10 Little Things You Can Do Today to Improve Your Marriage
There's always room for improvement in a marriage. Marriage takes work ― that's a fact. It's about putting in the effort every single day to build a meaningful and lasting relationship. But it doesn't necessarily have to be hard work！
1. Focus on the positive. It may be easy to look at your partner and find things that they do or say that are irritating， annoying or even hurtful to you. You may even think that it is part of your responsibility as a spouse to point out or correct those issues. However， criticism is rarely received well and usually does more harm than good. As a spouse， one of your primary duties is to be supportive and encouraging of your partner. So， stop criticizing them and focus on the positive things that they do.
2. Apologize if you've done something wrong. If you’ve done something wrong， big or small， bite the bullet and give a clear， honest apology. No， “I'm sorry you’re upset” isn't an apology. Nor is “I'm sorry you heard it that way.” Not only is that not an apology， but you're also calling them an idiot for not deciphering your words or intentions correctly. When you take responsibility for telling a lie， conducting a misdeed or even just contributing to a misunderstanding， you're saying that the health of the relationship takes priority over your competitive need to be right.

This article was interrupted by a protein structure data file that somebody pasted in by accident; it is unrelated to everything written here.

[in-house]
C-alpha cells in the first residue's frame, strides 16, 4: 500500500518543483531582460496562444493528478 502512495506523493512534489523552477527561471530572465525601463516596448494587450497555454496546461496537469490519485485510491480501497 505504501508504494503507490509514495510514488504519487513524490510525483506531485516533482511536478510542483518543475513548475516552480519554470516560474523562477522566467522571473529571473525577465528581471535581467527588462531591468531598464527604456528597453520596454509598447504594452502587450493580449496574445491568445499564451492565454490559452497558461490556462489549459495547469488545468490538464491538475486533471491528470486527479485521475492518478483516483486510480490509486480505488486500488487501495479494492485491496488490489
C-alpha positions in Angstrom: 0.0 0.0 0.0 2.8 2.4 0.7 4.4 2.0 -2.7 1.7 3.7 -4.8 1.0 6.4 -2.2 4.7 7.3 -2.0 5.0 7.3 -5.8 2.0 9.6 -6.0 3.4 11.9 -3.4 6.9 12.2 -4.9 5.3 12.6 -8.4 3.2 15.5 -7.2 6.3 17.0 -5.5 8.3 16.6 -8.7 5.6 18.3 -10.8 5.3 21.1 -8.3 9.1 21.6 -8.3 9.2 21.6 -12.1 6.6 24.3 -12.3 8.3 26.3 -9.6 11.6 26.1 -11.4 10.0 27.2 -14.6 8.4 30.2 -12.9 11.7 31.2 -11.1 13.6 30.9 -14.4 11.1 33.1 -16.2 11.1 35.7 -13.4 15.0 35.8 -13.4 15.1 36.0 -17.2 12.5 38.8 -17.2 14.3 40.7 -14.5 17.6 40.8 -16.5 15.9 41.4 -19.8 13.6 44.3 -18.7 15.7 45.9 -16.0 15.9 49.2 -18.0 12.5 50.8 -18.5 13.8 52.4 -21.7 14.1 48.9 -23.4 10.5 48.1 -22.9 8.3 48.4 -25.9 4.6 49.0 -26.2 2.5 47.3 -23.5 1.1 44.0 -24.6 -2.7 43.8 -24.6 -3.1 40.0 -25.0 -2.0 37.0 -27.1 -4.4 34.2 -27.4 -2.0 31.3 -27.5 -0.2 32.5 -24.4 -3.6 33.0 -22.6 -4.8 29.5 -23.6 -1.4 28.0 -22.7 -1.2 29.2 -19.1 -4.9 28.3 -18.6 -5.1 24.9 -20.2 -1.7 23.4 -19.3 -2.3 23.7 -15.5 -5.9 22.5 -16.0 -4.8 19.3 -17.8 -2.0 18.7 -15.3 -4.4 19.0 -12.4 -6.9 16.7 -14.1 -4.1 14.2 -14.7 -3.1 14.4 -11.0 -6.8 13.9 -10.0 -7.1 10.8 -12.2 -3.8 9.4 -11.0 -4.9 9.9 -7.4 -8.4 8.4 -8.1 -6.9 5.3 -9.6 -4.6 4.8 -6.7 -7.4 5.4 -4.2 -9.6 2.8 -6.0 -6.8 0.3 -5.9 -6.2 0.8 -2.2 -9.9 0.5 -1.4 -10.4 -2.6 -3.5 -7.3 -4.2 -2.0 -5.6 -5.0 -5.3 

3. Try your hardest not to blame your partner. When couples fight， they tend to criticize and blame each other， which causes the same reaction in return. Make a personal commitment to using no blame in your communication. Instead， think about your feelings and needs and speak in terms of “I.”
4. Look up from your phones ― and at each other. We rarely take the time to stop and look at our partners， so it's easy to miss their nonverbal cues. When we pause and gaze at one another， this creates a pathway for connection， and it can be calming and deepen our relational experience.
5. Appreciate each other's differences. I'm currently working with a young couple who came to me at the brink of divorce. The wife feels like her husband is often distant when they argue and wants to get to a solution immediately. He， on the other hand， often needs time to be by himself to sort things through before talking about it. I have coached them on how to find ways to really understand and appreciate their differences in handling emotional conflict， rather than judging and shaming one another for these differences. They now practice naming what they are feeling.
6. Check in. One thing that can greatly damage a marriage is a lack of communication. When you make checking in a part of your daily habits， you are letting your partner know that they are important to you.